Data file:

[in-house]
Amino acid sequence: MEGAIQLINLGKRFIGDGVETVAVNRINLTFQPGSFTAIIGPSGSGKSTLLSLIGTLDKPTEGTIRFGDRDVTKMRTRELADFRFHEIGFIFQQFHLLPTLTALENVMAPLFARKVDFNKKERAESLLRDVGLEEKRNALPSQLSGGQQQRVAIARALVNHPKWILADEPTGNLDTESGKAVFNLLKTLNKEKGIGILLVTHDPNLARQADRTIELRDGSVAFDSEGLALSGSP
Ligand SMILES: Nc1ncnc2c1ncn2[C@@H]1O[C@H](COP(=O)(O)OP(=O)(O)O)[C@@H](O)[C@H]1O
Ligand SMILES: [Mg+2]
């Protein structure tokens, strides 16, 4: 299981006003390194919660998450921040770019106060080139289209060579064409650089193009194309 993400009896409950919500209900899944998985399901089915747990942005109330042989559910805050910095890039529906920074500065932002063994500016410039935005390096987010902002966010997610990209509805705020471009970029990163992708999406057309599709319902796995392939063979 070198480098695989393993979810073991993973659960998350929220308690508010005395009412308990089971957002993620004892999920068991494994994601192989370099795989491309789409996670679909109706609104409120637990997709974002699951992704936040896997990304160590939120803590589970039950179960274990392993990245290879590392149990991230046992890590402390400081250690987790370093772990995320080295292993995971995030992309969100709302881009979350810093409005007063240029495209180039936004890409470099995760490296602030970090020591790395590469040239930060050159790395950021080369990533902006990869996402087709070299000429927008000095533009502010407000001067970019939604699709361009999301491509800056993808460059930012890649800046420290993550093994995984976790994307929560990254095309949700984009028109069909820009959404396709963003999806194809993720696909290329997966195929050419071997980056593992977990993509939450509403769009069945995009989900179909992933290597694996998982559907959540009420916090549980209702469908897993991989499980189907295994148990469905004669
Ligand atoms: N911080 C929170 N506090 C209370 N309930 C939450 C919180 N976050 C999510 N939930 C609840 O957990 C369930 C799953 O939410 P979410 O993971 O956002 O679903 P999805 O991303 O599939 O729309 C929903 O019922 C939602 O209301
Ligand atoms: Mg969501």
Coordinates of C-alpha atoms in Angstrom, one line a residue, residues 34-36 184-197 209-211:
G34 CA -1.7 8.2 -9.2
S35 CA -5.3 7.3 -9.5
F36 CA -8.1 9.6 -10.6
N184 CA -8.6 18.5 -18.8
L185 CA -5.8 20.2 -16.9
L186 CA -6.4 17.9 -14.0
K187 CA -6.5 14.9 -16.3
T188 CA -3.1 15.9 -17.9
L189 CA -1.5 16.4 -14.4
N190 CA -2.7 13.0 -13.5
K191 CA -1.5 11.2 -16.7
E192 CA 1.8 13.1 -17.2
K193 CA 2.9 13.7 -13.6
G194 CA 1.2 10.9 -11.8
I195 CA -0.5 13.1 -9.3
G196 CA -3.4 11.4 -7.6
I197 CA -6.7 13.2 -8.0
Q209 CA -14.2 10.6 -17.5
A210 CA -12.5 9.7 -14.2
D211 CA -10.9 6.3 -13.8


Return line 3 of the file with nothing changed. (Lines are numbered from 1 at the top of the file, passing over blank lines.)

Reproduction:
Ligand SMILES: Nc1ncnc2c1ncn2[C@@H]1O[C@H](COP(=O)(O)OP(=O)(O)O)[C@@H](O)[C@H]1O